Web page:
Copperheads make a dent in cable theft, but need a hand

2014-05-05 00:00

WE don’t need to let the copper-sniffing dog out of the van at the crime scene.

Little strips of bright orange plastic littering the field serve as a kind of breadcrumb trail for the Copperheads investigators.

A cable theft syndicate has dug up and stolen a huge, 11 000 volt substation cable in Mfuleni, on the Cape Flats. With the cable having been buried by City of Cape Town electrical workers with the plastic wrapping, scraps of orange discarded by the thieves now show where the underground power highway had run – and points toward the thousands of homes in Delft and Kuils River robbed of power for days.

Dog handler Dorian Morris spots boot prints near a blackened area on the bushy inland sanddune. Here, thieves had burnt the thick plastic insulation off the copper phases.

Known as “Doe”, Morris is a mischievous character. He describes textbook arrests as “beautiful”; he chuckles about the brazenness of his quarry: “Once, cable thieves actually stole a security guard’s dog! And once in Kuils River, they told security guards they must stop bothering their cutting because they have to work night shift for the copper. They really think its their job!”

Morris notes that the bootprints near the burnt coals have a Parabellum brand pattern.

He says 10 private security guards had been hired by the city to protect the cable; given the bizarre job of guarding invisible infrastructure.

Undeterred, a copper syndicate — which somehow knew exactly where the cable ran — held up three guards, robbed them of their cell phones and torches, and “detained” them for hours while they trenched for their red-gold treasure.

The Copperheads unit is the first South African law enforcement agency to use metal detection dogs.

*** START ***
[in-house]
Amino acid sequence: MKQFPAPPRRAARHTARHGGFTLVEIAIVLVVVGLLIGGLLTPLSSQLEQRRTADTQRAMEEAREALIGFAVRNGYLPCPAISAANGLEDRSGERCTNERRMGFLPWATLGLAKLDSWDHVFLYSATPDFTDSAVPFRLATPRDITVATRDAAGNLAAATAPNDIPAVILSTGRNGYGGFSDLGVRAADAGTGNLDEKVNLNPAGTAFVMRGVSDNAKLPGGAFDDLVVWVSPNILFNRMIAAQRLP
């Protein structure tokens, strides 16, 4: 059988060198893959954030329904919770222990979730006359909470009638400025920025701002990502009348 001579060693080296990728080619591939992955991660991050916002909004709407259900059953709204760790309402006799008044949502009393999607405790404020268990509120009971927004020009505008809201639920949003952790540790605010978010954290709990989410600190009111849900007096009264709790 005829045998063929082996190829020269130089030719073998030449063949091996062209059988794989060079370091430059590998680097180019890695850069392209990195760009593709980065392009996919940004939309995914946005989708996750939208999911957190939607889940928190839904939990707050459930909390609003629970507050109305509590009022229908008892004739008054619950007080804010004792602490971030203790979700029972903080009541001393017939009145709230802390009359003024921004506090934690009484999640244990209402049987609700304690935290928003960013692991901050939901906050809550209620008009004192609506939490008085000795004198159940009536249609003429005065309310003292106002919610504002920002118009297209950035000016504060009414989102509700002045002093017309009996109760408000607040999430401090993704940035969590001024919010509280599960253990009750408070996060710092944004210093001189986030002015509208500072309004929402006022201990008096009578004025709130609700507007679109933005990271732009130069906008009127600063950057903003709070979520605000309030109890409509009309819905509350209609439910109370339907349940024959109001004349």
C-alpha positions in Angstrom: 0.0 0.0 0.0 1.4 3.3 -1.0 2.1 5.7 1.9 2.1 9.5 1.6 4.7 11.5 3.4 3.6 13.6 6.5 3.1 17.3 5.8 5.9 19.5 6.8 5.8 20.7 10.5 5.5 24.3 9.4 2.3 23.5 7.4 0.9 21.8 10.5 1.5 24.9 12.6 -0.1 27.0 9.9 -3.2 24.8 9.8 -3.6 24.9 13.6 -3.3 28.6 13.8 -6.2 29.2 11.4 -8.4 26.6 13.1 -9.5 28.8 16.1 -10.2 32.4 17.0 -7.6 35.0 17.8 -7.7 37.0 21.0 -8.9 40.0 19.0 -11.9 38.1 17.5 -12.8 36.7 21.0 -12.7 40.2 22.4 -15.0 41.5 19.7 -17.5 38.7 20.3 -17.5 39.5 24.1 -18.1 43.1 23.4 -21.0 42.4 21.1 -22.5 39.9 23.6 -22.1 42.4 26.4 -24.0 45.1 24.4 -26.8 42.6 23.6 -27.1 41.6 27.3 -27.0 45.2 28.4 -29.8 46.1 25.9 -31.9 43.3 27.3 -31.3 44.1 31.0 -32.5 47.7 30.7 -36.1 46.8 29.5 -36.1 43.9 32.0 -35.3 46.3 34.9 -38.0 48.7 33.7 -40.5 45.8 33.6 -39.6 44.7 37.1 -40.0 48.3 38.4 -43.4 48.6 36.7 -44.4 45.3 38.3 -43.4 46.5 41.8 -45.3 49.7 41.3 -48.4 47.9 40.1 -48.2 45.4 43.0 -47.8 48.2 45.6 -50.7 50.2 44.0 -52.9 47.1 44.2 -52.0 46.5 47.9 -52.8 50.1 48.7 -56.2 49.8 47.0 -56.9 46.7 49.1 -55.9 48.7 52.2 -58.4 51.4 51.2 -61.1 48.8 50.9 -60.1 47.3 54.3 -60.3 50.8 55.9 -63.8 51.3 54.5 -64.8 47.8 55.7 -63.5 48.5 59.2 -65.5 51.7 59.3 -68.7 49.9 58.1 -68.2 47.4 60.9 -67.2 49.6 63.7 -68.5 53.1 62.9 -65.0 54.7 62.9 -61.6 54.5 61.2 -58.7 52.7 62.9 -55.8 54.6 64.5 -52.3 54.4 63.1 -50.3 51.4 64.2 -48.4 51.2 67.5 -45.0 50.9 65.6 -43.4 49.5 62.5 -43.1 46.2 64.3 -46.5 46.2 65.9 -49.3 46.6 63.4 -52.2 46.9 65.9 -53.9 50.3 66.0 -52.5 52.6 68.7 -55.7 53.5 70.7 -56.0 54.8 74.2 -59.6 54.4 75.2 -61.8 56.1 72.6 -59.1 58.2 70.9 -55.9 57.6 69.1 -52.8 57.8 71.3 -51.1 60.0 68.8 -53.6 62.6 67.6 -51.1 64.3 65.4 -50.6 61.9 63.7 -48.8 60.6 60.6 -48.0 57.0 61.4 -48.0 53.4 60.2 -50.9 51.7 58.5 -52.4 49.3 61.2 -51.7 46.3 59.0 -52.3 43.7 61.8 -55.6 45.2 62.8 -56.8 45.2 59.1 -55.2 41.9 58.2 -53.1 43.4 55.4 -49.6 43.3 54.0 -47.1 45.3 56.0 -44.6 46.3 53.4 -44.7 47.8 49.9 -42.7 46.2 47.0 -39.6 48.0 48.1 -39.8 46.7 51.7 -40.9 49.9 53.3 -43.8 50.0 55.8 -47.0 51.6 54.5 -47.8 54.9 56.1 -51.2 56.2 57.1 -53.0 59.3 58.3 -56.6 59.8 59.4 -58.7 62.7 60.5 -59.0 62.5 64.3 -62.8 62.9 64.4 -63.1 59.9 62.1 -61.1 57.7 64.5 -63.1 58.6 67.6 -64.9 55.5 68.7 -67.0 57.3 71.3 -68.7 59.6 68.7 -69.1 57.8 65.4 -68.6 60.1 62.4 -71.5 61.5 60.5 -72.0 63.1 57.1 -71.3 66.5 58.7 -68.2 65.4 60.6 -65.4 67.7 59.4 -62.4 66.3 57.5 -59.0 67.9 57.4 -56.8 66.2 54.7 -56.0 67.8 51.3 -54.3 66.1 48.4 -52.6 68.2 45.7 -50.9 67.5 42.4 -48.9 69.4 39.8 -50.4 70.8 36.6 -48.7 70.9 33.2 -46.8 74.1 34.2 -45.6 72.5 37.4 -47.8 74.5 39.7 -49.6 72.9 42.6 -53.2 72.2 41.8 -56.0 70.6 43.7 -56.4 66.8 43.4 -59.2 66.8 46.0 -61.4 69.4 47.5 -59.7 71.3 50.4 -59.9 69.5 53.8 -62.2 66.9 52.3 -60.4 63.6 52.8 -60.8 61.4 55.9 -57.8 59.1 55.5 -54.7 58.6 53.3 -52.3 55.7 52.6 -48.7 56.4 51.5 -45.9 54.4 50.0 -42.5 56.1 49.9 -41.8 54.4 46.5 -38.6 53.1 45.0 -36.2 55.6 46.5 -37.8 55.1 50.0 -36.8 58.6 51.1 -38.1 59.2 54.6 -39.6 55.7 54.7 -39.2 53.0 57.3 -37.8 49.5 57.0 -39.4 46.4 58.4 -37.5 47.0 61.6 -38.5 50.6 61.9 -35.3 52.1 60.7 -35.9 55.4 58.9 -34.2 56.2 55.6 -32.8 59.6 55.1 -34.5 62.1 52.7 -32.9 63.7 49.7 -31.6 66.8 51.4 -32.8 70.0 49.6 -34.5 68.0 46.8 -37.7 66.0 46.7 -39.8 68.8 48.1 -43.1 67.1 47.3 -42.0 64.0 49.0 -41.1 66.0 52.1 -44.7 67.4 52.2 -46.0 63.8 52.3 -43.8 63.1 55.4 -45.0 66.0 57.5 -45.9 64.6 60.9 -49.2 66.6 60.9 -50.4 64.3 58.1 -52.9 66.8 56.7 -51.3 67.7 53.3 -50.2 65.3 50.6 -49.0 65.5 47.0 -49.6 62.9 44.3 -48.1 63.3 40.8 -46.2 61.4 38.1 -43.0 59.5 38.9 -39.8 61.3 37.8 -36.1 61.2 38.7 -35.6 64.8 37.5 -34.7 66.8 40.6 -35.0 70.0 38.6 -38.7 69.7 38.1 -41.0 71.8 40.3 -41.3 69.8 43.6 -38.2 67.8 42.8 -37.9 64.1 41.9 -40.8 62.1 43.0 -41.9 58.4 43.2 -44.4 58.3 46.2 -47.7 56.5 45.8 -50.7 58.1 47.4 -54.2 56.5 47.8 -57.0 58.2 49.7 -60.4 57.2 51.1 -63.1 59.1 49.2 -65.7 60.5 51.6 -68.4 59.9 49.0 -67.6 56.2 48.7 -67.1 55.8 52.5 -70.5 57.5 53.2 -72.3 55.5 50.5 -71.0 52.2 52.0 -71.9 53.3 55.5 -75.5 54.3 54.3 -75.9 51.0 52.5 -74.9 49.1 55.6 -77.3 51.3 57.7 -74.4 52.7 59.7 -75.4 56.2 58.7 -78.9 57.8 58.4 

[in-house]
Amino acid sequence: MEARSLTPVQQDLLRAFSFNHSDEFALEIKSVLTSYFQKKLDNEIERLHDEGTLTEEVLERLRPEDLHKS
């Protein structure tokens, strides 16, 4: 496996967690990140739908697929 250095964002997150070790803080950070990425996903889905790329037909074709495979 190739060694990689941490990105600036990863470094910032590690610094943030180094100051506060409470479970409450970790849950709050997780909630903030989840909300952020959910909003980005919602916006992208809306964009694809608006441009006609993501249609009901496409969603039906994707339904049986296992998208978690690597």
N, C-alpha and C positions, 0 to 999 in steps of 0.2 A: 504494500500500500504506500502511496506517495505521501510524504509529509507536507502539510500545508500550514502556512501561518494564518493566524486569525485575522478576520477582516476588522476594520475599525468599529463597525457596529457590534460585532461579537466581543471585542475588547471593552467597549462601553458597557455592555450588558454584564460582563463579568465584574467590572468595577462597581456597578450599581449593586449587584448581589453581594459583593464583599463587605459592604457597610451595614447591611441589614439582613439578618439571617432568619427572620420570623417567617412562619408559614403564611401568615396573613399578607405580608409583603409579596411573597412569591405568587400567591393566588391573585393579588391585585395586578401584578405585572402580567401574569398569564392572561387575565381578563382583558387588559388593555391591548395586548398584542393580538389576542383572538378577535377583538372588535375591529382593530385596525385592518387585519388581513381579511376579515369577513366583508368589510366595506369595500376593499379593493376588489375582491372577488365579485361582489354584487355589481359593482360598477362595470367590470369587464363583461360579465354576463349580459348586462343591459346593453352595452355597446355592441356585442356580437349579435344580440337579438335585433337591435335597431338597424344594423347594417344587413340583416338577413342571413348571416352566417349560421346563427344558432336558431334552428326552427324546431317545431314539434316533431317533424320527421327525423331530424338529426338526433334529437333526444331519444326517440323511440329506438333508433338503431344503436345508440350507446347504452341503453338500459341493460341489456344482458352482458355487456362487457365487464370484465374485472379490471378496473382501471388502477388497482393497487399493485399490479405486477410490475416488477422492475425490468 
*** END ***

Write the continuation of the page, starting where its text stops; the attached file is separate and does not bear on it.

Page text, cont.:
Morris and his collie, James, have made seven arrests so far this year, and the Copperheads team made about 110 arrests last year. They also closed down 19 illegal scrap yards.

In a flying start, the unit — in its second year — reduced the city’s direct cable losses from R32 million in 2006 to just R500 000 in 2007, and was a “global model”, according to the country’s infrastructure theft guru, Rens Bindeman.

And last year its officers were trained by the Netherlands Forensic Institute.

Yet the Copperheads have no chance of stopping the syndicate behind the Mfuleni robbery, or the kingpins behind dozens of other major heists across Cape Town each year.

Its head, Neil Arendse, told The Witness, “We will focus on bread and butter thieves and the organised groups, but we will only touch on syndicates — we will never get to the high-flyers, in all honesty. We have not been allowed the mandate to do our own investigations — we have to hand everything over the SAPS.”

Banned from their own “intelligence” section, the Copperheads have instead created a “strategic information gathering component” where leads from informants and forensic investigations come in.

Arendse also admitted that the conviction rate for those 110 arrests was “only about 10%”, and offered more than a dozen reasons why.

One of them was because “the scrap dealers have the best lawyers”; another was police and prosecutors not yet properly trained in new second-hand goods laws; and another was the fundamental problems faced by investigators around the world: how do you prove who was the rightful owner of even an obviously stolen piece of copper?

Bindeman – a private consultant, and co-founder of a key NGO, SA Revenue Protection Services — says the partnerships the Copperheads had with parastatals, and the active support it had from a local politician — Pieter van Dalen — had withered away.

Not counting the hundreds of millions lost in total to Transnet, Eskom, Prasa, Telkom and businesses in the Western Cape, the city’s replacement losses were back up to R10 million last year.

Last year, the theft of R150 worth of cable near Atlantis shut down 70 factories for two days.

Now, Arendse says the unit’s strategy was to “disrupt” the illegal dealers and the organised gangs.

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